This writeup refers to European naval tradition, and uses military time.
Prior to the development of reliable mechanical chronometers, the passage of time on naval vessels was tracked by a ship's boy watching a half-hourglass and striking a bell to indicate which half-hour of the day had just passed. The day was divided into six four-hour watches, each of which were divided into eight half-hour segments. When the first half-hour of a watch had passed, the boy would strike the bell once, he would strike it twice once a full hour (two half-hour sements) had passed, and so on until "Eight Bells and All is Well" at the conclusion of the watch.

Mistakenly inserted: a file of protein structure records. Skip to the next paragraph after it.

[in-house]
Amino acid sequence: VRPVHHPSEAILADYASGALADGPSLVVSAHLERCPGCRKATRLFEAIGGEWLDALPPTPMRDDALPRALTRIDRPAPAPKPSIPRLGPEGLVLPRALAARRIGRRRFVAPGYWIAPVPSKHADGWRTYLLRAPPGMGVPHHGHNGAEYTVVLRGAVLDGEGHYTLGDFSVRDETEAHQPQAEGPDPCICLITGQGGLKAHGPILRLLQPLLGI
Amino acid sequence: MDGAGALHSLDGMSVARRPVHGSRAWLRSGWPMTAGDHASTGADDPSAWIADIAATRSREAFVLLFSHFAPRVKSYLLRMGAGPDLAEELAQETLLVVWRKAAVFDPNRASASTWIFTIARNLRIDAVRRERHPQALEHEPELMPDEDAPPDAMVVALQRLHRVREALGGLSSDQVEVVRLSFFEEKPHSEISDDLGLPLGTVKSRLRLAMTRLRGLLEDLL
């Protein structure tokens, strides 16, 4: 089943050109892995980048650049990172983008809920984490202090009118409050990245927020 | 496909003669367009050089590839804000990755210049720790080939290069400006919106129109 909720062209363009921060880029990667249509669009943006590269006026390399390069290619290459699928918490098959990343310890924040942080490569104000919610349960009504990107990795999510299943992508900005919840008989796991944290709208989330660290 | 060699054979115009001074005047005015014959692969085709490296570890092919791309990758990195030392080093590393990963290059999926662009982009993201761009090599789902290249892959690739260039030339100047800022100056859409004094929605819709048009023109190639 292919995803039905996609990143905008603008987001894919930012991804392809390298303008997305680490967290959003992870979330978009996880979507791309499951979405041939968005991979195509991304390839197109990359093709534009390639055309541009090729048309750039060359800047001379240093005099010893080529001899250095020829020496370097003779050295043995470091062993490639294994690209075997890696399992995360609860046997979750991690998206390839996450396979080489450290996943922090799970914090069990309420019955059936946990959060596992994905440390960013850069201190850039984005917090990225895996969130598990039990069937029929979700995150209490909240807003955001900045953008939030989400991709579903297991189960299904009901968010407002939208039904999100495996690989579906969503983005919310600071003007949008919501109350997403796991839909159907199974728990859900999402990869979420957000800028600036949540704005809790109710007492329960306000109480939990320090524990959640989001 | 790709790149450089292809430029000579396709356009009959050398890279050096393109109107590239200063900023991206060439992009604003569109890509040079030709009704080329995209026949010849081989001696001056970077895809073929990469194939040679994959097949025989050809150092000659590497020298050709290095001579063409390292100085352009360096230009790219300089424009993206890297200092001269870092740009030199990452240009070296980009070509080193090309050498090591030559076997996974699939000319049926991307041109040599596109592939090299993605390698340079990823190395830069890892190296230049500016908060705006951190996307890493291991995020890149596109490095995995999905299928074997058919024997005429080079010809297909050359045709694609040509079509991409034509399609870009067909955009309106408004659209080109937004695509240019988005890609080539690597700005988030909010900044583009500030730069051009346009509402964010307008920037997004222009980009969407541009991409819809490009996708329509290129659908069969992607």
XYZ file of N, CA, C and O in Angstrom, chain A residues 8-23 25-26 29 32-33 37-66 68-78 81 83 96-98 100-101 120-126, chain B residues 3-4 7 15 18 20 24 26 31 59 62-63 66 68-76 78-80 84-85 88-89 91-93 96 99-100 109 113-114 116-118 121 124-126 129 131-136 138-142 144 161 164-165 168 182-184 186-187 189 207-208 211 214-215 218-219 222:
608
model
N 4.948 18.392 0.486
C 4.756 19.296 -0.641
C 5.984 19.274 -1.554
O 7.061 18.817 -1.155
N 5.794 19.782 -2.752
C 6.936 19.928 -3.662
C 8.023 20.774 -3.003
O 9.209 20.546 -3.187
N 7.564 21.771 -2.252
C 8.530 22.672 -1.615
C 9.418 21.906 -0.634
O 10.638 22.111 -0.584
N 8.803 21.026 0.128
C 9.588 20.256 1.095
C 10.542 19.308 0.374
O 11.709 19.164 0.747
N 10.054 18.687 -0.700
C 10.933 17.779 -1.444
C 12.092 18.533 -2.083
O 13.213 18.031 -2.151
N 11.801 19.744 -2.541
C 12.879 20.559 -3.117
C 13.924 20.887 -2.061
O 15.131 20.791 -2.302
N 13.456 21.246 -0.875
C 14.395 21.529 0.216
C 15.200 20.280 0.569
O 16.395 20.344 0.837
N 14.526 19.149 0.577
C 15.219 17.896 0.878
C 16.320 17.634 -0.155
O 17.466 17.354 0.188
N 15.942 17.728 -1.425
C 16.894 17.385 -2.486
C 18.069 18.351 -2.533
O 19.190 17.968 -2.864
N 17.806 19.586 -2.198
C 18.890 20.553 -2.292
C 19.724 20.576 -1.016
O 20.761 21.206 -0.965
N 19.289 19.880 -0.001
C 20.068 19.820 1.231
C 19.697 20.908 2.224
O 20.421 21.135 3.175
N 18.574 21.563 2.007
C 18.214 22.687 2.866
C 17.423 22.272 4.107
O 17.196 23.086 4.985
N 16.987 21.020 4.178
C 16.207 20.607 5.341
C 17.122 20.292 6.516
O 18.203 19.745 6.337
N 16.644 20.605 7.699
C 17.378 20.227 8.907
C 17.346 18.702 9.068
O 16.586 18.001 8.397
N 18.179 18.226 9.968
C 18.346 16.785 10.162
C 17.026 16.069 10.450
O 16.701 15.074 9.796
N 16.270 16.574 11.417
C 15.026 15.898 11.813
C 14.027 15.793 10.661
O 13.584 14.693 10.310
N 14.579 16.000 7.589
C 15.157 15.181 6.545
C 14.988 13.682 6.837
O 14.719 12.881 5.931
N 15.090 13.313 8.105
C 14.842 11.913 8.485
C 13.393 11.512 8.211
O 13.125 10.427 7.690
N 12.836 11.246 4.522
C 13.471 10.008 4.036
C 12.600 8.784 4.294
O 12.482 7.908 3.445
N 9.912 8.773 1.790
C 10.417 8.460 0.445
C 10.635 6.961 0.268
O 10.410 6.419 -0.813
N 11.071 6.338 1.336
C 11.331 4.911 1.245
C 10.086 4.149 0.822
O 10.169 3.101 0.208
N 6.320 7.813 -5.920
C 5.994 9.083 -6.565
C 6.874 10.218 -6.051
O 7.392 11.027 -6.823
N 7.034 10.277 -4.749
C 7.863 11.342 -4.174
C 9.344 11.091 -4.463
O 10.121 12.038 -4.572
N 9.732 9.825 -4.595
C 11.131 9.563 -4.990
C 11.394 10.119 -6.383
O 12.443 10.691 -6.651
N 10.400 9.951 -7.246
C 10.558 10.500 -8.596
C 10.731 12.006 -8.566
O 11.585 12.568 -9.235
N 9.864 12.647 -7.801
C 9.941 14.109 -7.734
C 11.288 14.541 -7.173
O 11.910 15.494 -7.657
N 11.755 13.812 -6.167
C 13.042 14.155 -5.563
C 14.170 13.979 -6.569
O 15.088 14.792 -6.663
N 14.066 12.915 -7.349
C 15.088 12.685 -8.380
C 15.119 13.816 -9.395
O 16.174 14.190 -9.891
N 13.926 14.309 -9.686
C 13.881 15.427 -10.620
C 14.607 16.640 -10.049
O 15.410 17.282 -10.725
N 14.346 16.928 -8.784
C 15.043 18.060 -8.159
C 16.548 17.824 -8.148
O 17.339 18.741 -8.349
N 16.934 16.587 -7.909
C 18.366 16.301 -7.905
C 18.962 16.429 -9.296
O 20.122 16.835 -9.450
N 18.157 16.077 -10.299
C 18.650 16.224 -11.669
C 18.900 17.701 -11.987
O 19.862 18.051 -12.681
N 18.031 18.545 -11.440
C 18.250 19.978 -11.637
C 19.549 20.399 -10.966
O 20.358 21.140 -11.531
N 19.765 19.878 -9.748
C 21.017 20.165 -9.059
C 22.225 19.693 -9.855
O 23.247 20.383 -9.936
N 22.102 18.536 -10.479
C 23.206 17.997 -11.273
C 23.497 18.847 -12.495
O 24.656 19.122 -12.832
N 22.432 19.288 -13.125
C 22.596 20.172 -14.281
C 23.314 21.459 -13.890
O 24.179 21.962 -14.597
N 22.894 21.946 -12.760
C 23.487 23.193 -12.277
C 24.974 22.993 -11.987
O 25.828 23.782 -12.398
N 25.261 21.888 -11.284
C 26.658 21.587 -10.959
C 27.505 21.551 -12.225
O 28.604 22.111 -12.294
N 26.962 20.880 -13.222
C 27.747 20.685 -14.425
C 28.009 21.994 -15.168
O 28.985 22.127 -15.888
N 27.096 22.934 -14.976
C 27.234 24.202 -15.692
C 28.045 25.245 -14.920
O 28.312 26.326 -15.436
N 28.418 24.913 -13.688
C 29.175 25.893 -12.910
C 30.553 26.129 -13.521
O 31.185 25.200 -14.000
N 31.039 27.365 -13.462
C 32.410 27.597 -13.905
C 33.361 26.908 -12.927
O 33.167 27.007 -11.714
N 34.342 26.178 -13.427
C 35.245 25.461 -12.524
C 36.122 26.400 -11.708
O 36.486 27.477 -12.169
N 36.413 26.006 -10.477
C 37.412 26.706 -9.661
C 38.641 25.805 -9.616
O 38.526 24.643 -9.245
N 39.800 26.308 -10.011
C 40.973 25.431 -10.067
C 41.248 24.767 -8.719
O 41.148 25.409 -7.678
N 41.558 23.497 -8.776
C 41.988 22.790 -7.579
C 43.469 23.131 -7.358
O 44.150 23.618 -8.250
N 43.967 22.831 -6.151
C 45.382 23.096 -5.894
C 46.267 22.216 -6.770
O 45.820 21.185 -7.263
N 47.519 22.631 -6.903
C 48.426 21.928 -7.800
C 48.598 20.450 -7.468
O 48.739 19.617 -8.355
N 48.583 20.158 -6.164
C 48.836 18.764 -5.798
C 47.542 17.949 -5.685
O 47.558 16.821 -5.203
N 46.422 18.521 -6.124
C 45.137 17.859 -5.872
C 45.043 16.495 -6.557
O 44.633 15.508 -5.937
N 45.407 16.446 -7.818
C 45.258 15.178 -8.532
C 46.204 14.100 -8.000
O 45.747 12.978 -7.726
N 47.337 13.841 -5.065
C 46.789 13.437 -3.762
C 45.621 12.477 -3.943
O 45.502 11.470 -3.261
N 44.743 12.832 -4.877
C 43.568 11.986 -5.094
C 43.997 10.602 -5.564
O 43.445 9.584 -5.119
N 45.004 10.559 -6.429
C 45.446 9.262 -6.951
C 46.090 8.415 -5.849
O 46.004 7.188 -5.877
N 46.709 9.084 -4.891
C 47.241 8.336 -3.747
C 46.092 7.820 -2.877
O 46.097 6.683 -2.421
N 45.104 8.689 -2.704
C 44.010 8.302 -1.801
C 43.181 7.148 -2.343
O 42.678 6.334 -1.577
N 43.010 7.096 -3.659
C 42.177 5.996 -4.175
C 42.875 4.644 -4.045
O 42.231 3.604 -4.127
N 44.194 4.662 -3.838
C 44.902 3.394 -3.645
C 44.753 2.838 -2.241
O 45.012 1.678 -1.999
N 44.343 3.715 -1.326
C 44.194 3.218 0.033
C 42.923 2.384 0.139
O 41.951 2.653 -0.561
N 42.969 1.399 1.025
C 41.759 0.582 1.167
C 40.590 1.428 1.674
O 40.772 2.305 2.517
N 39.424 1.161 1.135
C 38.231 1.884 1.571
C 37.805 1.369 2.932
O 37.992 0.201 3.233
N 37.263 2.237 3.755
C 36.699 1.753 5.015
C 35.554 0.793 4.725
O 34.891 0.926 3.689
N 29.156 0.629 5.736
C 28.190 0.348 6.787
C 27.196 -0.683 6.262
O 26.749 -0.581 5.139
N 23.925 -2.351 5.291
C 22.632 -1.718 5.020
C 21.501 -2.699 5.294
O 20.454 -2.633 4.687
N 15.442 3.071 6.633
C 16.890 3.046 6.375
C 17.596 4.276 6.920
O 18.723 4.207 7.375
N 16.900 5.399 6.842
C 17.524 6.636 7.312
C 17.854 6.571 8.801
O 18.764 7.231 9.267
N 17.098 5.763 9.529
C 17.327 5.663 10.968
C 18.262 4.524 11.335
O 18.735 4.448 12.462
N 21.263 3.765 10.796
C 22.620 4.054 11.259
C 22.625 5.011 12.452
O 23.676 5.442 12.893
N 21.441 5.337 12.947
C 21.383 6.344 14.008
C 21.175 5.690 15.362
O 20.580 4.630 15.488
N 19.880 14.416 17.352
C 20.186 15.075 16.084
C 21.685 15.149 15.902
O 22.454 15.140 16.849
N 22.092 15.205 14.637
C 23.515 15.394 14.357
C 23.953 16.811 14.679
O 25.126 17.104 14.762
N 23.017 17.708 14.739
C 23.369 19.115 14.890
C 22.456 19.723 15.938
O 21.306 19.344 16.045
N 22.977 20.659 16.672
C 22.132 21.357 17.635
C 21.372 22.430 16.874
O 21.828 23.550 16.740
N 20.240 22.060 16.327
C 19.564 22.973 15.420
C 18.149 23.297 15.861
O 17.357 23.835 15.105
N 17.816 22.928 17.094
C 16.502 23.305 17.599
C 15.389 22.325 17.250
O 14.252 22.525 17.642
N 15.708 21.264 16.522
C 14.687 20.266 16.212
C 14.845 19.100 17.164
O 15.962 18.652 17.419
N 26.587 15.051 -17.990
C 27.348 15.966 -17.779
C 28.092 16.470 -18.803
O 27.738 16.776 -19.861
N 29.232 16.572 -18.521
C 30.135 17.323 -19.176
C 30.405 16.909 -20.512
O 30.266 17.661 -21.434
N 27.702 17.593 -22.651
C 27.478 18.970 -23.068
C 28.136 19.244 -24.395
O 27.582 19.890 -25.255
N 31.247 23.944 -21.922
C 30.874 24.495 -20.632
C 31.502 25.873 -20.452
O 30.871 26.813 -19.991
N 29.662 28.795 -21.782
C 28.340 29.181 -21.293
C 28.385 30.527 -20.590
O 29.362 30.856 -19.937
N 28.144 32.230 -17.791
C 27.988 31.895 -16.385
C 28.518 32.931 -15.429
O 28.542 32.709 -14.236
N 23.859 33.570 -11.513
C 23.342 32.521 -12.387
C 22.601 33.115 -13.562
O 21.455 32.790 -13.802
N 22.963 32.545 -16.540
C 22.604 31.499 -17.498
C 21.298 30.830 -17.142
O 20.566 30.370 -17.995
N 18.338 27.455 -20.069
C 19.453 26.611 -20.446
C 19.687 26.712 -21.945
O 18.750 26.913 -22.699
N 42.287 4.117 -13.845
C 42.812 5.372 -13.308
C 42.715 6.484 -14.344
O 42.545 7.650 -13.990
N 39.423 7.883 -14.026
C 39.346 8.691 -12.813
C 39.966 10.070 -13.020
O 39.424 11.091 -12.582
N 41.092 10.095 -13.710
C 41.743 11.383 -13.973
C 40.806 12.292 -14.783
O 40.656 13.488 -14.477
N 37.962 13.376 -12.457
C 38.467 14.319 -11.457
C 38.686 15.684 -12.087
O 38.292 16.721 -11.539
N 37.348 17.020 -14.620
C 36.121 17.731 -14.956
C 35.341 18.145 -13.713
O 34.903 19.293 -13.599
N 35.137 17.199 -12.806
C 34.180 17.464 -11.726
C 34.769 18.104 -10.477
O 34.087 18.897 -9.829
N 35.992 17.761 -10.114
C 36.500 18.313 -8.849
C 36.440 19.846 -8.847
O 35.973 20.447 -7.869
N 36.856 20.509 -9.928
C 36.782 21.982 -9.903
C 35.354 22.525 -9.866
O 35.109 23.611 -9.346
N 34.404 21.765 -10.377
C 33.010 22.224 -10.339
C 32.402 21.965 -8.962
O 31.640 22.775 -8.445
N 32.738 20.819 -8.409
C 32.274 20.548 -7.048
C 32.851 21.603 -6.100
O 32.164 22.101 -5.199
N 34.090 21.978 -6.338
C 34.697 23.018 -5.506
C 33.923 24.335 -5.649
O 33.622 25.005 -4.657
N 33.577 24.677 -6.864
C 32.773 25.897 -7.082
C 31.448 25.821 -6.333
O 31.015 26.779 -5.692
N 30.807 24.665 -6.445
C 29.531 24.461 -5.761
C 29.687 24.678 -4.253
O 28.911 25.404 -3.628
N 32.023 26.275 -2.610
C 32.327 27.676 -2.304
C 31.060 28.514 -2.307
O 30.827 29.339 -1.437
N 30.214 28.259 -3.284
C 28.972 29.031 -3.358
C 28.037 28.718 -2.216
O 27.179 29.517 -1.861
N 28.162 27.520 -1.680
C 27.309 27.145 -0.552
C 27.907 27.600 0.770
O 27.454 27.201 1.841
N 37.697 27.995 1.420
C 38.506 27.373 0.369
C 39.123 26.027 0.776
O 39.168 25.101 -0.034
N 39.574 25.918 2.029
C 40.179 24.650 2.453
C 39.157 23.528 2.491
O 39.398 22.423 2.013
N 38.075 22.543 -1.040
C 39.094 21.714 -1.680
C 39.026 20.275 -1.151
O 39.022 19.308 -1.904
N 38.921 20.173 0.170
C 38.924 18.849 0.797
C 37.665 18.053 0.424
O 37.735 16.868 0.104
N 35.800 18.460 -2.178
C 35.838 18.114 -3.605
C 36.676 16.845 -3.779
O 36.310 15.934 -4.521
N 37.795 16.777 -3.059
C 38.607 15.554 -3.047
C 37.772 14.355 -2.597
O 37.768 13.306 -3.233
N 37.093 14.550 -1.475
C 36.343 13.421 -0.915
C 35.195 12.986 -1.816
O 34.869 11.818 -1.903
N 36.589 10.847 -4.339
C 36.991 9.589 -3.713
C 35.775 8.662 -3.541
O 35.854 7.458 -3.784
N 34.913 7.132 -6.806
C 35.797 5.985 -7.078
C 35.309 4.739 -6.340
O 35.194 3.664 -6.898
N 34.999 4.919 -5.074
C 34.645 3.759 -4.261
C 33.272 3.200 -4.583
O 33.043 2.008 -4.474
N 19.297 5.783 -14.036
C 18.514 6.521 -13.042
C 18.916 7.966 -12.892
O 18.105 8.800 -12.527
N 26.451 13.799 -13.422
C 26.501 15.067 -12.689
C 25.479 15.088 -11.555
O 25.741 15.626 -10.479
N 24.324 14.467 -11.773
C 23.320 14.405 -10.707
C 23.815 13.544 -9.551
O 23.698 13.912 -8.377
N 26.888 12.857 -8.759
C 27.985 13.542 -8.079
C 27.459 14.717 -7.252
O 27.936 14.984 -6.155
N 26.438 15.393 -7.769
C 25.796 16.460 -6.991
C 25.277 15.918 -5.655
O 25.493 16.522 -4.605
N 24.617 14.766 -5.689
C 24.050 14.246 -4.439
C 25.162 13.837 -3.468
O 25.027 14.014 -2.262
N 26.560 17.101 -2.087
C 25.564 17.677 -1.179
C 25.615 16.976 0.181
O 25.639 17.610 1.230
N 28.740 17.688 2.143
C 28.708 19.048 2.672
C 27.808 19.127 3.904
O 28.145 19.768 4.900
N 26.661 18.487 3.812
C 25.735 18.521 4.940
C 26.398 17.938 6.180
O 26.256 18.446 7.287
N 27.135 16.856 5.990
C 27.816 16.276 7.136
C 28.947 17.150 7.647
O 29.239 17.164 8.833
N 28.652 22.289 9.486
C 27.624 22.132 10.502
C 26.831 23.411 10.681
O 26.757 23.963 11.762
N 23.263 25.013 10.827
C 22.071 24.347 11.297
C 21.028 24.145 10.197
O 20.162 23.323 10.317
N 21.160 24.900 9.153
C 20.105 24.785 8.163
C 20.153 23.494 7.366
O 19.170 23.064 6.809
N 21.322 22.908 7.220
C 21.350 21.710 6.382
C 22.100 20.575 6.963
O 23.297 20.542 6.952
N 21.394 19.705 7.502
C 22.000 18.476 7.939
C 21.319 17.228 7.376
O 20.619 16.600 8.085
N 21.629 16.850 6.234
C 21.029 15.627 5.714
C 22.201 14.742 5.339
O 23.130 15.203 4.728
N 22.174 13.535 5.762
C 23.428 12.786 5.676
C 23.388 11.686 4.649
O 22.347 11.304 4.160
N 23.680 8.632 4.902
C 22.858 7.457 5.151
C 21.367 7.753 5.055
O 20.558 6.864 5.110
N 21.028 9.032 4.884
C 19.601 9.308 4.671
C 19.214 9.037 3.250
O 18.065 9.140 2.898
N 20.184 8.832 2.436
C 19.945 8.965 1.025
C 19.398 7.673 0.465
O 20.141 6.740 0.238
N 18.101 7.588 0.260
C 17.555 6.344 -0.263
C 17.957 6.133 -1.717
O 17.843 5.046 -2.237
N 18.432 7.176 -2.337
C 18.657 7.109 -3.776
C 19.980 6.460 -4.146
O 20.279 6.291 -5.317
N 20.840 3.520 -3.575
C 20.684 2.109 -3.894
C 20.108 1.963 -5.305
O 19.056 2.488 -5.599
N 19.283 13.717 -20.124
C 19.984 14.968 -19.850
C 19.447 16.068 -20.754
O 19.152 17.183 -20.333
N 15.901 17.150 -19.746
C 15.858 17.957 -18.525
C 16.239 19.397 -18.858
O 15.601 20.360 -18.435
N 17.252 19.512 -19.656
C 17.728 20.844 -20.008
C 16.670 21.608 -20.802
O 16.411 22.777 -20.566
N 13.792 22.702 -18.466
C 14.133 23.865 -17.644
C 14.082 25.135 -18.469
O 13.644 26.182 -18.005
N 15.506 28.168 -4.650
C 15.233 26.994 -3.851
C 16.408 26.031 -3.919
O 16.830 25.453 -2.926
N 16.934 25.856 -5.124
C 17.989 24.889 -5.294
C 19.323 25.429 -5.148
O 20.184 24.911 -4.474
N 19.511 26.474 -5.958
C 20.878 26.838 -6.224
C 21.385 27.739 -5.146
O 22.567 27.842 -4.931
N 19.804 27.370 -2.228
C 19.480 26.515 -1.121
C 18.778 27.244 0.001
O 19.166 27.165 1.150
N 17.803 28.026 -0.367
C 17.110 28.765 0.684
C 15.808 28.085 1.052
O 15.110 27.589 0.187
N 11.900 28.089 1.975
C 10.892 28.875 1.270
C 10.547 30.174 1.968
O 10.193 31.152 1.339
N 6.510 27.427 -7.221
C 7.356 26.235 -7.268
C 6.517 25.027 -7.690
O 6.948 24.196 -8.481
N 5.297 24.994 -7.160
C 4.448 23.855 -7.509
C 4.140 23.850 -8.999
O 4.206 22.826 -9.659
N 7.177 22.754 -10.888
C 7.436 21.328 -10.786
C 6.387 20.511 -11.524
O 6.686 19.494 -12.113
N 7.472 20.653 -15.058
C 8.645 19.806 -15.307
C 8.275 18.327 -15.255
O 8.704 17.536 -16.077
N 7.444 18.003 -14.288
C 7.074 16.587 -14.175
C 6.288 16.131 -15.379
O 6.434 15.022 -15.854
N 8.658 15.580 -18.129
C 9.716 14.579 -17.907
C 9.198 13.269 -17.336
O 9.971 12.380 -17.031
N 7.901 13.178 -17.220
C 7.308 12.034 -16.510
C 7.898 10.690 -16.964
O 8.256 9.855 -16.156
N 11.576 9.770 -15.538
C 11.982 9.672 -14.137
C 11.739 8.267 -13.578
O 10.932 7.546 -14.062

The watches are called:
It should be noted that Dogs was divided in two (first and second dogs watch), so that those on watch could eat supper.
*aka midnight or 0000
http://www.chinfo.navy.mil/navpalib/questions/bells.html used for factchecking.
This w/u is in the public domain.